Migraine Prevention Medication and Green Tea Warning

Migraine patients taking Migraine medication and drinking green tea, may not be getting all they bargained for.

Taking Migraine preventive medicines like the anti-hypertensive nadolol, name brand Corgard, can be helpful to many patients in their management protocols. This medication is used off-label by doctors even though it has not been FDA approved for use in Migraine prevention. Many patients find it is helpful in managing their Migraines. Some patients have found it useless.This post is important for both those groups.


Migraine prevention depends a great deal upon keeping consistent levels of the preventive medicine in the body of the patient. This is why doctors recommend patients take their medication the same way each day, usually at the same time. Follow directions regarding the intake of food and milk products, etc as well as grapefruit and juice to be sure you’re getting the appropriate amount of the medicine that you need to keep Migraine management maximized without damaging your system.

Sometimes certain foods can cause problems with our medicines. It often surprises patients that it can take a long while before researchers notice the problem and tell doctors and the FDA so they can pass along the word to patients. I’m writing to you today, because although doctors frequently consider coffee and caffeine when they talk to their patients, they often forget tea can be just as big a part of a patient’s way of life. I’m afraid that doctors may miss giving their tea drinking Migraine patients this important announcement.

Green tea, often consumed because of its anti-oxidant benefits as well as caffeine levels, has been found in a small study, to highly effect nadolol in patients who were consuming both.  EMP reported:

“Shingen Misaka, PhD, from Fukushima Medical University in Japan, and colleagues gave 10 volunteers a single dose of 30mg of nadolol after they had consumed either water or about three cups of green tea daily for 14 days.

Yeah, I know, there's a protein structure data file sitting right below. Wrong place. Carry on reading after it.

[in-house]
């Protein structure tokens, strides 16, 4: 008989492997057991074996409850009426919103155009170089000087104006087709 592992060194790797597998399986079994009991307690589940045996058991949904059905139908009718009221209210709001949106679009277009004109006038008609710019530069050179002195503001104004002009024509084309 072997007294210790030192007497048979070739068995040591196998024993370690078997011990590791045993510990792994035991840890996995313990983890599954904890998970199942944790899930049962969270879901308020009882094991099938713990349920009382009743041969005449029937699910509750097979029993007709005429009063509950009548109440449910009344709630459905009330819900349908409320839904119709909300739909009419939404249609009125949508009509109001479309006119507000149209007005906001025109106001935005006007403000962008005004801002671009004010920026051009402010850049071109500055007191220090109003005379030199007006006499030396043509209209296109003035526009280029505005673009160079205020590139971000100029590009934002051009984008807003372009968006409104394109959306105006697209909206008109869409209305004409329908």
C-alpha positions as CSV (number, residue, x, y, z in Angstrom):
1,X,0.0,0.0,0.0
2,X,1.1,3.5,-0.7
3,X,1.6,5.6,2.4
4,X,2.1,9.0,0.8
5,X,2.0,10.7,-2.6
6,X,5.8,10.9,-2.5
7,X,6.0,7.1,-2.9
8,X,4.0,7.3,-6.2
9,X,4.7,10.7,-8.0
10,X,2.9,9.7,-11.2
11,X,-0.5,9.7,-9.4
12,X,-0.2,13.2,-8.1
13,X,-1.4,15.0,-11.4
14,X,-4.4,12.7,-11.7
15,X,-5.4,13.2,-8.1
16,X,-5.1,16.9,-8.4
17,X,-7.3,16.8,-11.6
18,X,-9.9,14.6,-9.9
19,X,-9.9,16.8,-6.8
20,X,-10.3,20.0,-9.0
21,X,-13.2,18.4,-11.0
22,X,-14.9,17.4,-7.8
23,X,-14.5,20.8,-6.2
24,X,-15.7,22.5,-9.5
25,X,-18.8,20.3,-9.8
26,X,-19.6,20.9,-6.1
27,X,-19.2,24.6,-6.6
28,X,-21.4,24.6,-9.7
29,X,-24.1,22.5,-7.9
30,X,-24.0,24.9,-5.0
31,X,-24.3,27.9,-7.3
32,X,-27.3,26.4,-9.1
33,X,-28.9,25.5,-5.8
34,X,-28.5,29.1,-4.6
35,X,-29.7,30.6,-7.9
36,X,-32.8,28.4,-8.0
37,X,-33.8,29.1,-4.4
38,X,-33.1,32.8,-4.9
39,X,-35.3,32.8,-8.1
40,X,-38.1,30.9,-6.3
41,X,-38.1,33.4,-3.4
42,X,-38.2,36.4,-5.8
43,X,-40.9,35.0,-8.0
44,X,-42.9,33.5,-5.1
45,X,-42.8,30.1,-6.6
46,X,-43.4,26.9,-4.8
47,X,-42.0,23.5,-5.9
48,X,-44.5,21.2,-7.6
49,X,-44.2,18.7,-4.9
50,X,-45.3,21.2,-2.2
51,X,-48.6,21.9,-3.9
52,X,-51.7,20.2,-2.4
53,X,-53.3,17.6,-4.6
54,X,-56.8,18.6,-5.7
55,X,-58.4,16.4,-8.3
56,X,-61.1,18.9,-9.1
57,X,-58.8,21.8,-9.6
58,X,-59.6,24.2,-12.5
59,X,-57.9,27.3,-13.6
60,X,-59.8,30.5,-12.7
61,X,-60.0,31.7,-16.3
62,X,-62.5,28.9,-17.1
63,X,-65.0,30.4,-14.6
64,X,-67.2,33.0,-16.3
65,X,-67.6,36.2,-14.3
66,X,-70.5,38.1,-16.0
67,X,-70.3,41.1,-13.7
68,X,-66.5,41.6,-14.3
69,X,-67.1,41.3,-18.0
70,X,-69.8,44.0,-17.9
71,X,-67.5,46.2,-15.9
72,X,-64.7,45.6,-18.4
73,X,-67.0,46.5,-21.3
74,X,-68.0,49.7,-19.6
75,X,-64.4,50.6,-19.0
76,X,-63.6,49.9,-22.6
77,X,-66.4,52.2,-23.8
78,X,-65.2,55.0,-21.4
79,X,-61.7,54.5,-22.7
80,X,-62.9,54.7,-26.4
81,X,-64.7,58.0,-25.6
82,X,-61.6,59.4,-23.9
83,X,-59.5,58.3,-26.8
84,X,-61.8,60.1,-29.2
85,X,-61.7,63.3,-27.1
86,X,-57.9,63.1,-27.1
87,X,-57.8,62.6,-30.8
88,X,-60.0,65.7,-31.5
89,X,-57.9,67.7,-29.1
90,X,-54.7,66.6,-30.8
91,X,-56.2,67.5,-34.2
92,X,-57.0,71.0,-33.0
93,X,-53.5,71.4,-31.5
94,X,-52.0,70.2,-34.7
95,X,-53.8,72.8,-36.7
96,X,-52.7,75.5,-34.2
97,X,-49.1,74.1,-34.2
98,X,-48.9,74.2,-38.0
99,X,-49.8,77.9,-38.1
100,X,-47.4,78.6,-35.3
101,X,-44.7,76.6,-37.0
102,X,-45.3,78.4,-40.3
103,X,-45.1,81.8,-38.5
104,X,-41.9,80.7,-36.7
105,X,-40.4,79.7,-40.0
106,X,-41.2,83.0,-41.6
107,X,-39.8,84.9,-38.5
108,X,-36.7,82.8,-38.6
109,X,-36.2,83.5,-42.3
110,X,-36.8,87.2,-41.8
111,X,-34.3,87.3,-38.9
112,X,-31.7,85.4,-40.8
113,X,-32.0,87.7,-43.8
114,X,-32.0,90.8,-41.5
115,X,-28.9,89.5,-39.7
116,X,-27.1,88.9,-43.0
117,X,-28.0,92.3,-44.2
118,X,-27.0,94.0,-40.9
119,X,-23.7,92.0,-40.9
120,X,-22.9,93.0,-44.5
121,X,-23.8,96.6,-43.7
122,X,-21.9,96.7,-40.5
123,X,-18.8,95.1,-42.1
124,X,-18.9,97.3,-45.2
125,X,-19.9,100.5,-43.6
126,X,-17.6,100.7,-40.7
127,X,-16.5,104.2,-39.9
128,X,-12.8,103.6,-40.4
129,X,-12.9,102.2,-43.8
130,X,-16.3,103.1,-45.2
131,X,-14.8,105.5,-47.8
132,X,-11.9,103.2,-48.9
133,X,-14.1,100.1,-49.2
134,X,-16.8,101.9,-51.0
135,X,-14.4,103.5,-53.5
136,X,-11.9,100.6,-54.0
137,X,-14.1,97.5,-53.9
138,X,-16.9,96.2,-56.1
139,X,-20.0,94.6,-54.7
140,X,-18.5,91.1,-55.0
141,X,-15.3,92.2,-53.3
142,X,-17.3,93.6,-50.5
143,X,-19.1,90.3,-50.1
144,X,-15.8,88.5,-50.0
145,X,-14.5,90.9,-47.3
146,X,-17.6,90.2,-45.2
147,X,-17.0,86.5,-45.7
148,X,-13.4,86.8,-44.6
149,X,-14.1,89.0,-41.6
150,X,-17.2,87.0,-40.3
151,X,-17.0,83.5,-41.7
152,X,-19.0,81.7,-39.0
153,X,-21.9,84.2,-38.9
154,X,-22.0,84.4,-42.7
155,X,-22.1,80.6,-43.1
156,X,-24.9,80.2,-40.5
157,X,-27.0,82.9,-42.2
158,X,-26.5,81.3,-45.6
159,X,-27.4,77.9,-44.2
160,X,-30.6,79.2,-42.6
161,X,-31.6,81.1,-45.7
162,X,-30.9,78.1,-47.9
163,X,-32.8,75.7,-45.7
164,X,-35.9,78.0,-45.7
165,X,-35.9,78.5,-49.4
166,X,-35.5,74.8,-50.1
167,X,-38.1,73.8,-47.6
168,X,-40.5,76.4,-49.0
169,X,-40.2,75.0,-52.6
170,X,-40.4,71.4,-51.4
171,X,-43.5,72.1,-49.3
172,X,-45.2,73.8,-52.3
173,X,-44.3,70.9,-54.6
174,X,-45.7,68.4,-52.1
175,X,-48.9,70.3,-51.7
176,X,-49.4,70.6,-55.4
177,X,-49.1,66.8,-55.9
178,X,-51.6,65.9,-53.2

The researchers found that blood levels of the drug were 76% lower in the group that drank green tea compared to the water-drinking group.”

The study involved only 10 people, so reproduction of findings is going to be important. The findings were an extremely significant reduction however, which may be caused by the catechins found in green tea, which could be blocking the medication's ability to be absorbed.

Regardless if you’re taking nadolol for the cardiac benefits it was designed for, or as a Migraine preventive medication, Gregg Fonarow, MD, a professor of cardiology at the University of California, Los Angeles, urge patients to talk about this with their doctors.


As usual, we try to remind patients of the vital importance of not changing your current protocol without first discussing it with your doctor. This goes for starting medicines and discontinuing them. The researchers didn’t say whether discontinuing drinking your green tea without talking to your doctor is dangerous, but personally I would continue whatever I was doing, then get to my doctor asap and discuss potential changes before making any on my own. I would also be careful to be sure my doctor is monitoring me while any changes might be made.

Also not discussed: The potential that inconsistent green tea consumption during a trial of nadolol for Migraine prevention, could have had an impact on your results. If you think you may have been consuming green tea during your nadolol preventive trial, and have yet to find an effective preventive medicine, please get this discussion going with your doctor so your trial may be re-evaluated.

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This article represents the opinions, thoughts, and experiences of the author; none of this content has been paid for by any advertiser. The Migraine.com team does not recommend or endorse any products or treatments discussed herein. Learn more about how we maintain editorial integrity here.

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